The Knights Templar School

The Knights Templar School

The Knights Templar School images

How to improve for Year 8

Help for students and parents

We encourage all our students to reflect on their learning in lessons and use feedback from their teachers to help them improve. Below, you will find the ‘statements for improvement’ that summarise the feedback students are given.

These statements will be used on the termly reports sent to parents and students and parents are asked to look at the further guidance below to help clarify the statements on the reports.

 

  1. Use a wider range of key words e.g. names and spellings for all tools, equipment and materials

As students’ progress through their second year of Design and Technology, we encourage a greater use of technical language, students should use keywords displayed in the classrooms, glossary sheets and keywords used by the classroom teacher when delivering a demonstration.

For example: when describing how to add colour to an idea in a graphics lesson, the teacher would use the word ‘rendering’ rather than ‘colouring in’.

2.  Have the confidence to carry out tasks independently and safely

As skills and knowledge develop, students should be able to undertake some tasks by themselves secure in the knowledge that they are able to do this safely.

For example: students should be able to solder a component onto a circuit board without direct supervision.

3.  Complete all homework to the best of your ability and hand it in on time

All homeworks set by teachers are relevant to students’ projects and they contribute to their assessed work, therefore it is important that the work is completed to the best of each student’s ability. As homework is part of ongoing project work, it is important that it is completed on time as if it is not it may also hinder progress in lessons.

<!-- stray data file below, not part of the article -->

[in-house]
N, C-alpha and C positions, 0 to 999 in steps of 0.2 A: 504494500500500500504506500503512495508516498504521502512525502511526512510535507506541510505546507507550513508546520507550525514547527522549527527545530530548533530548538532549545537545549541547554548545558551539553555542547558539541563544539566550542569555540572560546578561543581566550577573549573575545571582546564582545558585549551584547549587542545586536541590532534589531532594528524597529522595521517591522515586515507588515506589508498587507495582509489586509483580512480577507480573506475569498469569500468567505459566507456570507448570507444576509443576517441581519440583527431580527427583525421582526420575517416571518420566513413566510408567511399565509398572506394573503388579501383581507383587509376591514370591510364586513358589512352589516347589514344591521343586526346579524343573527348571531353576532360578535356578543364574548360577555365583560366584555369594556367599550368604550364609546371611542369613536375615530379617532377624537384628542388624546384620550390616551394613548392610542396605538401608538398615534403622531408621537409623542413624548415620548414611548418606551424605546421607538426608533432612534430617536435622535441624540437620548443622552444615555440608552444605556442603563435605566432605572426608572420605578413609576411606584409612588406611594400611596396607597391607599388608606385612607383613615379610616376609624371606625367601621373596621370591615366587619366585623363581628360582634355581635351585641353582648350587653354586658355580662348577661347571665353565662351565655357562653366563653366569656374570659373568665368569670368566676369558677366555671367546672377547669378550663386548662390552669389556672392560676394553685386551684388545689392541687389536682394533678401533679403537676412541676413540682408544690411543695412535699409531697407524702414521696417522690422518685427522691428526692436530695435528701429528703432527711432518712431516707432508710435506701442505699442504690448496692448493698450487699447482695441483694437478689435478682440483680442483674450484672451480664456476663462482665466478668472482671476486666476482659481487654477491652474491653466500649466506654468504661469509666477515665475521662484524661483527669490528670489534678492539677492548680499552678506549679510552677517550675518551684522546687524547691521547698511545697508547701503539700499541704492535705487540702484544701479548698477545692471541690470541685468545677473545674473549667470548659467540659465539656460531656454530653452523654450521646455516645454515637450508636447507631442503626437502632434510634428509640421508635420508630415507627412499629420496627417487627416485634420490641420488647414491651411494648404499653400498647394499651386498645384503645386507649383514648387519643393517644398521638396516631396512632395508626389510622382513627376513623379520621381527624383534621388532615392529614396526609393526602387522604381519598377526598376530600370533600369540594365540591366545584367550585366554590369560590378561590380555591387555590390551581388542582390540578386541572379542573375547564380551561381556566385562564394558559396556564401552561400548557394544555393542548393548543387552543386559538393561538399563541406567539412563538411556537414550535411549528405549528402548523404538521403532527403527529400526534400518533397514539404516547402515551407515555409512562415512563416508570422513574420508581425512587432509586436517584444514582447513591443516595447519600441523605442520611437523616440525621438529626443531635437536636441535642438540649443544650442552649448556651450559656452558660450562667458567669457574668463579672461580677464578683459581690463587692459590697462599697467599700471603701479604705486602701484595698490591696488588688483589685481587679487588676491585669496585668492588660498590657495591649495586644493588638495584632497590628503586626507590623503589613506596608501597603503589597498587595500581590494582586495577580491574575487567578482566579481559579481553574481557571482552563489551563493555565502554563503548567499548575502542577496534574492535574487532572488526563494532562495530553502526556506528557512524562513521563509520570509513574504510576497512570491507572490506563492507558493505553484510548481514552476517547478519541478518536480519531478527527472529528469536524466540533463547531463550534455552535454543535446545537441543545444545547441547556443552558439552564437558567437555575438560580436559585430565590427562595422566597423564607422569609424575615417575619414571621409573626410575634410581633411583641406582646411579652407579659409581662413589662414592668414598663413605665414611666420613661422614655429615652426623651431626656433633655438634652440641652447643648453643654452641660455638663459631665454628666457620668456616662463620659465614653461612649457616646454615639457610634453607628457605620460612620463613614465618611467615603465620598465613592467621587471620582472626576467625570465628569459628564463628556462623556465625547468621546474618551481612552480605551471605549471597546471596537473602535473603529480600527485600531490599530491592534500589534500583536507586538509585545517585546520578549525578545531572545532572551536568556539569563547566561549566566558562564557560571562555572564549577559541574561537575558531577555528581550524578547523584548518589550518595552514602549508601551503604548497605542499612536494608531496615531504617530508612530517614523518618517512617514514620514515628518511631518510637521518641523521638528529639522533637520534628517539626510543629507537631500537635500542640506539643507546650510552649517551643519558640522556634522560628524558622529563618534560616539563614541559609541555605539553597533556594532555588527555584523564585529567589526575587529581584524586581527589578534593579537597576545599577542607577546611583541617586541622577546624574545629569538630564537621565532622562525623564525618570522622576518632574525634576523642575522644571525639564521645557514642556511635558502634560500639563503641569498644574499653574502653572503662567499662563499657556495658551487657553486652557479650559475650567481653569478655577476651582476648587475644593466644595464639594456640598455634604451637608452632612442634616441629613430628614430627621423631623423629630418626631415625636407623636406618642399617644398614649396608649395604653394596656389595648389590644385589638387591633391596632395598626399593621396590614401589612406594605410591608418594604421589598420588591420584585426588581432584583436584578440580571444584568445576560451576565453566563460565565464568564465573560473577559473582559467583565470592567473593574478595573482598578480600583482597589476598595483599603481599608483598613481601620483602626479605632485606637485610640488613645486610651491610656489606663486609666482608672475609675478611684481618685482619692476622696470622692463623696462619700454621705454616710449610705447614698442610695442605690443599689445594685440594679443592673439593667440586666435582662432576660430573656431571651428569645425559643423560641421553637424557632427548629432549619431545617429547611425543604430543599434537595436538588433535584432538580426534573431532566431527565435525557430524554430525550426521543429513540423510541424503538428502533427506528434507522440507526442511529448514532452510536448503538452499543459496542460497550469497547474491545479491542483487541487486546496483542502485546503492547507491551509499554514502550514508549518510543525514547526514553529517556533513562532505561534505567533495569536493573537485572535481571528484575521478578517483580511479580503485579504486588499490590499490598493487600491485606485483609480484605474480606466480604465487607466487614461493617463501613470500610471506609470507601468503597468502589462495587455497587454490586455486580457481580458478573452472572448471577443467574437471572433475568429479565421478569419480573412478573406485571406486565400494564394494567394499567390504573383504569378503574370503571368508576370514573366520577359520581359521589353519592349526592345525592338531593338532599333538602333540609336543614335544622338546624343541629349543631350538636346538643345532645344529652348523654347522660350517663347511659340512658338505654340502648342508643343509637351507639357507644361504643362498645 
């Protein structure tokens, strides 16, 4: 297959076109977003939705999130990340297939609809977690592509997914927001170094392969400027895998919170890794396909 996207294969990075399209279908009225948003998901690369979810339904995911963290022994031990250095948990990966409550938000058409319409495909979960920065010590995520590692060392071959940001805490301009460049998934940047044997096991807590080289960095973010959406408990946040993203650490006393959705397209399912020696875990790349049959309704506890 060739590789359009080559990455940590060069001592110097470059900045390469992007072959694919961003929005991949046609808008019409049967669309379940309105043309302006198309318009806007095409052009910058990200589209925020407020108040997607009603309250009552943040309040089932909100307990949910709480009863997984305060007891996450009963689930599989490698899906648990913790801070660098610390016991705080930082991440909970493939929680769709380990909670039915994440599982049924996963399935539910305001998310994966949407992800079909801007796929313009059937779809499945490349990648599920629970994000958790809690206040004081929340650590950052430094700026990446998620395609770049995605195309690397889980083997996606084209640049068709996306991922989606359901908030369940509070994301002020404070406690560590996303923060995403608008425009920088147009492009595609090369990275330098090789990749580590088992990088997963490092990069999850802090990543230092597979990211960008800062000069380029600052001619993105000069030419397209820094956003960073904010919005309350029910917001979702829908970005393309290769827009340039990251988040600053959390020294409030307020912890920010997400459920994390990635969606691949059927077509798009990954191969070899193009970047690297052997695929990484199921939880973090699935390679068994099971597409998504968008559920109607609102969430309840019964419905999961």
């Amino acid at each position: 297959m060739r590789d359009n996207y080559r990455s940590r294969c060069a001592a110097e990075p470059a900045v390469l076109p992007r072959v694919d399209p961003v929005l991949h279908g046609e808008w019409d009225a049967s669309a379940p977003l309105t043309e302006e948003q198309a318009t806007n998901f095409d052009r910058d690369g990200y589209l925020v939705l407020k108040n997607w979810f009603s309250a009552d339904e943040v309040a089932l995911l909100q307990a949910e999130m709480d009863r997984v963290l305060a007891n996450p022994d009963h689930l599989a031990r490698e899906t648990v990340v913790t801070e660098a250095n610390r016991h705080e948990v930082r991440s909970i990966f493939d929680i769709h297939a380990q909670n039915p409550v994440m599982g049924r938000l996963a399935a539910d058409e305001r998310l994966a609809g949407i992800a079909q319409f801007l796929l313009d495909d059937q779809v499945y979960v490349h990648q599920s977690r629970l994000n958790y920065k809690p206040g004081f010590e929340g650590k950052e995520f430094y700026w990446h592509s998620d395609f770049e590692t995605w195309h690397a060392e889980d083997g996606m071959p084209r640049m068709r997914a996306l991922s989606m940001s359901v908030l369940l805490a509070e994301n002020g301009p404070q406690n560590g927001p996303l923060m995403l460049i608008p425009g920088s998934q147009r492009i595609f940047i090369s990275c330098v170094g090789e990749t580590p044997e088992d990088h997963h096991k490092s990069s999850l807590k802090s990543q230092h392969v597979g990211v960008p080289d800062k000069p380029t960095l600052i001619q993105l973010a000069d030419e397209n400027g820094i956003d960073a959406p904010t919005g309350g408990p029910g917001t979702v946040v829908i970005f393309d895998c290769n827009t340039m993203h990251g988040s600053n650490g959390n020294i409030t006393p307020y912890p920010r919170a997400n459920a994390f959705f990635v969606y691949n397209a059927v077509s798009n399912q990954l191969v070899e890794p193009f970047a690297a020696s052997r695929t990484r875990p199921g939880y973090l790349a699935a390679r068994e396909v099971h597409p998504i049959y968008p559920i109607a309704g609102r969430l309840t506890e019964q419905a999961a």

For example: A teacher may set a task for students to collect a range of images to help with designs for their lighting project, failure to do so would result in the student not having any resources to draw inspiration from during the next lesson.
 

  1. Make sure you are safe by listening carefully and following instructions in the classroom

Safety in classrooms and workshops is paramount, therefore students must listen to instructions, failure to do so may result in a student being removed from the class.

For example: When a teacher explains how to use a piece of equipment such as a drill machine, they must be confident that a student fully understands how to use the machine before allowing the student to use it. If a student is distracted or not fully concentrating during the demonstration, the teacher would not allow the student to use the equipment.

5.  Take time to improve your work using written comments made by the teacher

Set time is planned in lessons to provide students with the opportunity to use both written and verbal advice given by the teacher to improve their work, it is important that students use this time if they are to achieve their full potential.

For example: If a student has not used keywords when annotating their ideas, a teacher may suggest that they look at their glossary sheet and keywords displayed in classrooms to help remind them of technical vocabulary they could use to help them improve their work.

6.  Use the yellow assessment sheet and the display boards to improve your work

Each classroom or workshop displays samples of work on the walls for the particular project students are working on. Students are encouraged to use the displays for guidance if they are not sure how they should present their work or if they are not sure of the content of a particular piece of work.

For example: When starting an ideas sheet it is helpful to look at the wall display to give students an indication of the standard of work expected.

At the beginning of each project students are given a yellow assessment sheet which provides details about the work that is being assessed, we encourage students to self-assess their work in addition to the teacher’s assessment.